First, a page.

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The skateboarding hipsters and gaming gear on the home page of Acer's website suggest that the company has its sights firmly set on the consumer market. However, Acer launched its new ConceptD range earlier this year, which includes a number of desktop PCs, monitors and laptops that are specifically aimed at creative users.
It's taken a few months for the ConceptD devices to reach the UK, and the first to arrive at ZDNet for review is the ConceptD 3 Pro laptop, which Acer describes as 'the creator's companion'.
There are two ConceptD 3 models, plus a third called the ConceptD 3 Pro, which is reviewed here. All three share the same basic design and 15.6-inch display, differing only in the specification for CPU, GPU, RAM and storage.
Price & options
In the UK, the standard ConceptD 3 laptops start at £1083.32 (ex. VAT; £1,299.99 inc. VAT) with a quad-core Core i5-9300H processor, 8GB of RAM, a 512GB solid-state drive and discrete Nvidia GeForce GTX 1650 graphics. You can step up to a six-core Core i7-9750H running at 2.6-4.5GHz and 16GB of RAM for £1,249.99 (ex. VAT; £1,499.99 inc. VAT). We reviewed the the ConceptD 3 Pro, which provides a more powerful Nvidia Quadro T1000 GPU with 4GB of dedicated video RAM, bringing the total cost to £1,333.32 (ex. VAT; £1,599.99 inc. VAT).
The situation in the US is a little more complicated, as the entry-level ConceptD 3 with a Core i5 processor doesn't seem to be available, so prices for the US start at $1,700 for the six-core Core i7 model with GTX 1650 graphics. The ConceptD 3 Pro reviewed here is listed on Acer's US website, but no price information was available at the time of this review.
All three ConceptD 3 models share the same 15.6-inch display with modest FHD (1920x1080) resolution (141.2dpi), with no additional upgrade or customisation options options available. However, Acer also offers more capable ConceptD 5, 7 and 9 laptops with a range of specs and designs.
Design & features
Given Acer's target audience of design-conscious creative users (and the eye-catching wood paneling of the ConceptD 500 desktop system), the ConceptD 3 Pro has a rather conventional design. The admirably bright and colourful 15.6-inch IPS display is Pantone validated, supports the DCI-P3 colour space, and will be suitable for high-end graphics, design and video-editing work. However, the modest 1920-by-1080 resolution seems like a false economy for a laptop that's clearly designed for professional-level graphics and design work.
And while the sturdy aluminium casing -- available in either matte black or white -- looks quite smart and businesslike, its 2.35kg weight and thickness of 20.85mm (front) to 23.36mm (rear) means that the ConceptD 3 Pro can't match the slimline design of 15-inch rivals such as Apple's more expensive MacBook Pro at 1.83kg and 15.5mm thick. Even so, it gets the basics right, with a full-size keyboard that includes a numeric keypad, and feels firm and responsive enough to cope with some heavy-duty typing when you're facing a deadline. The amber backlight looks rather classy too, and the large trackpad feels comfortable to use, responding with a satisfying click when you press down on it. There's also a fingerprint reader just below the keyboard, on the right-hand side, for extra security.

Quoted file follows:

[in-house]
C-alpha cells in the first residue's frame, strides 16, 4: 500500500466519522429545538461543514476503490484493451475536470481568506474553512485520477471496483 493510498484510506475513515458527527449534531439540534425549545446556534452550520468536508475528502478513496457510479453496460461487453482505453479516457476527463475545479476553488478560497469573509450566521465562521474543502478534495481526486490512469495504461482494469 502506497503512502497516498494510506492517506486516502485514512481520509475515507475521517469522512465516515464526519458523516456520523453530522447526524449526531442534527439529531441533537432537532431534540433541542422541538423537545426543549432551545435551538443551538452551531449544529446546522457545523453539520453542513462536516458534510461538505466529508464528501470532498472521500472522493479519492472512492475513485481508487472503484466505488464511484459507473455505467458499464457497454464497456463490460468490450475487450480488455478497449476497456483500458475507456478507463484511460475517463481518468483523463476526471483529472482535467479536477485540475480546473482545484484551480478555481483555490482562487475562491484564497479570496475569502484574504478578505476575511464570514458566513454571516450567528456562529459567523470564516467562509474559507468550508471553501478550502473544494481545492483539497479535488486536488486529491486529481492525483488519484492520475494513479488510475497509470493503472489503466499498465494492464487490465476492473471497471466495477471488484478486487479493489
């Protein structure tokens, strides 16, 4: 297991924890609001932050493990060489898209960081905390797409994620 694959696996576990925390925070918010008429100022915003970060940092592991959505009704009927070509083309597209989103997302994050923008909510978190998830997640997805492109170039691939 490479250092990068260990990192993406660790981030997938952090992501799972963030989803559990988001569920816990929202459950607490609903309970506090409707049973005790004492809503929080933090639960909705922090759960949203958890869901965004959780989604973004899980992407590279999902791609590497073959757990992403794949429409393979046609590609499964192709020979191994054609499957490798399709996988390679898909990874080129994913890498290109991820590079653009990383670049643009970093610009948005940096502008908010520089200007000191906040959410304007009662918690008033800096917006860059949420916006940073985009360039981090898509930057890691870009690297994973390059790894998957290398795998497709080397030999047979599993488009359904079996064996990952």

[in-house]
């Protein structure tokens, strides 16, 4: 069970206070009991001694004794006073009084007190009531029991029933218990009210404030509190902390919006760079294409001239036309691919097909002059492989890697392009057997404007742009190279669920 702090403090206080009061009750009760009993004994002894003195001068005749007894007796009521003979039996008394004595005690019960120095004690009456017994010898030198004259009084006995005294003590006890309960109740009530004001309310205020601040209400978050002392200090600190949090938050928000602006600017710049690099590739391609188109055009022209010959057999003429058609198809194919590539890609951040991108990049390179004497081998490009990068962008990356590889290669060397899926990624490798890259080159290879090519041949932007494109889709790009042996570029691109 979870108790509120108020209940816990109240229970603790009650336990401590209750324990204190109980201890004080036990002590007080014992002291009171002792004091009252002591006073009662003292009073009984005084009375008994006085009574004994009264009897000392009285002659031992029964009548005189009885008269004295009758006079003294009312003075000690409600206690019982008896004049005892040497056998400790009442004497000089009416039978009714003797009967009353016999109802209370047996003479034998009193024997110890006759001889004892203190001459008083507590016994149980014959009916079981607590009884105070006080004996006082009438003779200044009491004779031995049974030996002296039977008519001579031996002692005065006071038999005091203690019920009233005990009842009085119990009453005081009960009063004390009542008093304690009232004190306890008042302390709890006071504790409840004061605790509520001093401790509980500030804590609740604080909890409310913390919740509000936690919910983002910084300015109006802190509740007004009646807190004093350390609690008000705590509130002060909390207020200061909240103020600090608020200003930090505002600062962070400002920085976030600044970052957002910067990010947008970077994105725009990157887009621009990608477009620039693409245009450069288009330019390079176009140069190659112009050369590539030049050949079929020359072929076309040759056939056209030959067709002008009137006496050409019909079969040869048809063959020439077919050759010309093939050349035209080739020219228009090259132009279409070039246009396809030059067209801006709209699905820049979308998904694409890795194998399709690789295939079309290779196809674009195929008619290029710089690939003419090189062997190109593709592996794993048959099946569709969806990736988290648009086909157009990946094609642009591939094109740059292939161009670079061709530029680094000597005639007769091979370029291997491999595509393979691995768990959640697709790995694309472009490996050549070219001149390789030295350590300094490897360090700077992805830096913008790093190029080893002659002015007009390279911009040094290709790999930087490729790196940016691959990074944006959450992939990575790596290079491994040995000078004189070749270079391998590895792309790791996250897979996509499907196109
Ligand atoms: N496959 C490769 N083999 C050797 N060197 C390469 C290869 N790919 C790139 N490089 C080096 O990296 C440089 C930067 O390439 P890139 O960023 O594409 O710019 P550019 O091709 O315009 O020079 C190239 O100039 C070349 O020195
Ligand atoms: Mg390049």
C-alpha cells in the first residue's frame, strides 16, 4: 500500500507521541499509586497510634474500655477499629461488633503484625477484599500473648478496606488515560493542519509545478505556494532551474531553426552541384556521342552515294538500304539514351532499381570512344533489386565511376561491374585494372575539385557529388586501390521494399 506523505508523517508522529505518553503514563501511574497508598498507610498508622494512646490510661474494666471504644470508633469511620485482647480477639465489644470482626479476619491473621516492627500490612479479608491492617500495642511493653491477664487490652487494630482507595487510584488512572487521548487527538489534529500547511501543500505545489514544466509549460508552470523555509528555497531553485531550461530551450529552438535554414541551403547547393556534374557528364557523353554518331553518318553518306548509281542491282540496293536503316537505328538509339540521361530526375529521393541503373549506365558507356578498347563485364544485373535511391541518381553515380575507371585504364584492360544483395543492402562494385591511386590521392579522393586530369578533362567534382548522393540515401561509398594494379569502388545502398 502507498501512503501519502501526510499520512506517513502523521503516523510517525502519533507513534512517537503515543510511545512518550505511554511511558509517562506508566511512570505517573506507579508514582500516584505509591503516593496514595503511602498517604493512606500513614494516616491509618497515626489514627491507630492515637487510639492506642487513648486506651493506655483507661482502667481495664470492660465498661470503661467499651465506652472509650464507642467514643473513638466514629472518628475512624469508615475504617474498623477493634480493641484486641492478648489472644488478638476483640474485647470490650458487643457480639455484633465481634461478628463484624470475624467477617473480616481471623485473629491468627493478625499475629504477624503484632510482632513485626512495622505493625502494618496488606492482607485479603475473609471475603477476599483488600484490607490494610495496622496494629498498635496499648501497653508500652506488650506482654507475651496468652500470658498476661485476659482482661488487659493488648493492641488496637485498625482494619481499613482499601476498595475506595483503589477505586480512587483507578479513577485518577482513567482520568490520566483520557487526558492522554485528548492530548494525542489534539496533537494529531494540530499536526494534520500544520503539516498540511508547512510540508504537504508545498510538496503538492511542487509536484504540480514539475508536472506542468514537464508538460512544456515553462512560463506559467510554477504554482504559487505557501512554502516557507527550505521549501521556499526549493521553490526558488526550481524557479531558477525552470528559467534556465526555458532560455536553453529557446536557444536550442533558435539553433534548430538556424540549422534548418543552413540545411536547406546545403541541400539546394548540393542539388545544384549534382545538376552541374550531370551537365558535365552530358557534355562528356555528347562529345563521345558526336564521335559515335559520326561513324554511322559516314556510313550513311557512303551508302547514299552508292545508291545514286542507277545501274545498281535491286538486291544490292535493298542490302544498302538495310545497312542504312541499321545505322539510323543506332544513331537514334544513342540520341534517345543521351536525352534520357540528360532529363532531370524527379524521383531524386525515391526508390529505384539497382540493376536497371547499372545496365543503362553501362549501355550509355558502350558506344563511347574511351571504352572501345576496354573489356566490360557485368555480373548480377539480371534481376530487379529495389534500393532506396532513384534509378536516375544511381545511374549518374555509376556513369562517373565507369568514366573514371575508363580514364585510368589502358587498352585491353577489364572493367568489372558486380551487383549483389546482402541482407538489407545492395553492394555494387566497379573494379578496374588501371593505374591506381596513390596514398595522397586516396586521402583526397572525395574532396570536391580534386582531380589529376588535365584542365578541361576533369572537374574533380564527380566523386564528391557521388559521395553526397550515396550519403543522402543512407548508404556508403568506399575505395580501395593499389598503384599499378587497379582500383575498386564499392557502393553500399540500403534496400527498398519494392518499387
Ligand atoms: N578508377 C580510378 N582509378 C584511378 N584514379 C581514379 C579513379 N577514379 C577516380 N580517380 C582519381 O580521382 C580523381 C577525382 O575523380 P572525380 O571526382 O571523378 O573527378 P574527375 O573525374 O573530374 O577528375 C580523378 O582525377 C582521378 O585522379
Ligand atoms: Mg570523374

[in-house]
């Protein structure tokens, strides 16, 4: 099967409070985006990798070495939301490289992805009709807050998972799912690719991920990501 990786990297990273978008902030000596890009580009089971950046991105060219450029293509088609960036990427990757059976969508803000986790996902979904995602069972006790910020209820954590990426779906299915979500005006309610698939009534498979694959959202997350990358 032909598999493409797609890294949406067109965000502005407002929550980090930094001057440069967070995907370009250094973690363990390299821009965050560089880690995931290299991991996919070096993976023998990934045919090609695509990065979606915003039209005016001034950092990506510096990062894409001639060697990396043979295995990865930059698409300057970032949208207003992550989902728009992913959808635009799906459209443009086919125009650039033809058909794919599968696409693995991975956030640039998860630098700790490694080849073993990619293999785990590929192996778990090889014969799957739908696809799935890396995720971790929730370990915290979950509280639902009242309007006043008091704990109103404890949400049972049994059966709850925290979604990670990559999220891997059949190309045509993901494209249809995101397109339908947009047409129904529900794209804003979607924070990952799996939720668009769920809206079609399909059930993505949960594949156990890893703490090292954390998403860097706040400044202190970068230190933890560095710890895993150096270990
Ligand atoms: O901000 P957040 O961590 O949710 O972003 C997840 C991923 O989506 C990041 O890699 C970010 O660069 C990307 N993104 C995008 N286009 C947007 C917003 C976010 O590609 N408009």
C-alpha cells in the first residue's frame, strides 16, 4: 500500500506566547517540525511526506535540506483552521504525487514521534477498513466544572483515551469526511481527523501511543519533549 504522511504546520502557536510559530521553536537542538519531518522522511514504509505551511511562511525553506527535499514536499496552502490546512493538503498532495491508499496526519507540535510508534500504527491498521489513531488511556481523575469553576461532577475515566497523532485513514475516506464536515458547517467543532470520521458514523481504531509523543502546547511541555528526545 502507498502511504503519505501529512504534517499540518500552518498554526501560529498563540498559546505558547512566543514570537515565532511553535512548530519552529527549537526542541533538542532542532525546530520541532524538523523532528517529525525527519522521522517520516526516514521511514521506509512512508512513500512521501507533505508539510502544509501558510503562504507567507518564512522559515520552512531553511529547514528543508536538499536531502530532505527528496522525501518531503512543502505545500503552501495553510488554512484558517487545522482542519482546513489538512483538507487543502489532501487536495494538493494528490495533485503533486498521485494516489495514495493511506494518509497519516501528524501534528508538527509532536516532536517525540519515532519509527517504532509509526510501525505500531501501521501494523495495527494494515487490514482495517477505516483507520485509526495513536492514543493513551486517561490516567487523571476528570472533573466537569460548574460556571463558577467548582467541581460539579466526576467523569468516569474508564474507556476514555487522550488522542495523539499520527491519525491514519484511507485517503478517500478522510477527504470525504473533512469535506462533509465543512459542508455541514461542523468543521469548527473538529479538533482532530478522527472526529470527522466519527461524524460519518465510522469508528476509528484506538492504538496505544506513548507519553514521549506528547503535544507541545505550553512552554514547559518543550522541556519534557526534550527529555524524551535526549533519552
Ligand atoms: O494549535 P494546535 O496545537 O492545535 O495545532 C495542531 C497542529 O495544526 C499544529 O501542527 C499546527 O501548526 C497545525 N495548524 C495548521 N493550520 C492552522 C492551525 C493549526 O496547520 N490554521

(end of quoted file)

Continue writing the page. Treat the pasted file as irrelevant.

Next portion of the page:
This laptop's size means there's room for a good selection of ports and connectors, including HDMI 2.0 for connecting to an external monitor, one USB-C port, two USB 3.1 ports and a single USB 2.0 port. The ConceptD 3 Pro includes WiFi 6 (802.11ax), and there's an RJ-45 Ethernet port for wired networks. It's a shame, though, that Acer didn't update the USB-C port to Thunderbolt 3, for high-speed AV storage devices. You can't charge the laptop via USB-C either, which means that you have to use an external power adapter that increases the overall weight to 2.6kg when you're travelling.
The design of the ConceptD 3 Pro isn't particularly innovative or stylish, but we can't fault its performance and value for money. The six-core Core i7 processor records very respectable Geekbench 4.1 scores of 5,420 (single core) and 20,650 (multi-core), but it's the Quadro T1000 graphics card that really allows it to shine. The Cinebench R15 graphics benchmark recorded a score of 185fps, outgunning the 145fps of Apple's 15-inch MacBook Pro. It performs equally well with the more demanding Unigine Valley test, achieving 42fps compared to 34.5fps for the 15-inch MacBook Pro (although the recently released 16-inch MacBook Pro delivers stronger graphics performance with no price increase). That sort of performance will allow the ConceptD 3 Pro to tackle even high-end video-editing and 3D graphics work at a far more competitive price than its Apple rival -- although it yet again raises questions about the wisdom of limiting this laptop to an FHD display.
We were also quite impressed to see -- and hear -- that the ConceptD 3 Pro runs cool and quiet, even when tackling the most demanding graphics tests. Battery life proved a little disappointing, though. The ConceptD 3 Pro can switch between the discrete T1000 GPU and the integrated UHD Graphics 630 on the Core i7 processor, but even using integrated graphics and lowering the screen brightness to (a still perfectly visible) 40%, the ConceptD 3 Pro's 4-cell battery only lasted for 6.5 hours when streaming video from the BBC iPlayer.
The ConceptD 3 Pro's strong performance represents very good value for money, allowing it to tackle high-end graphics work for well under £2,000. However, its weight, modest display resolution and battery life suggest that it's best suited for use as a desktop replacement system, perhaps paired with an external monitor, rather than as a regular travelling companion for business or creative users who spend a lot of time on the road.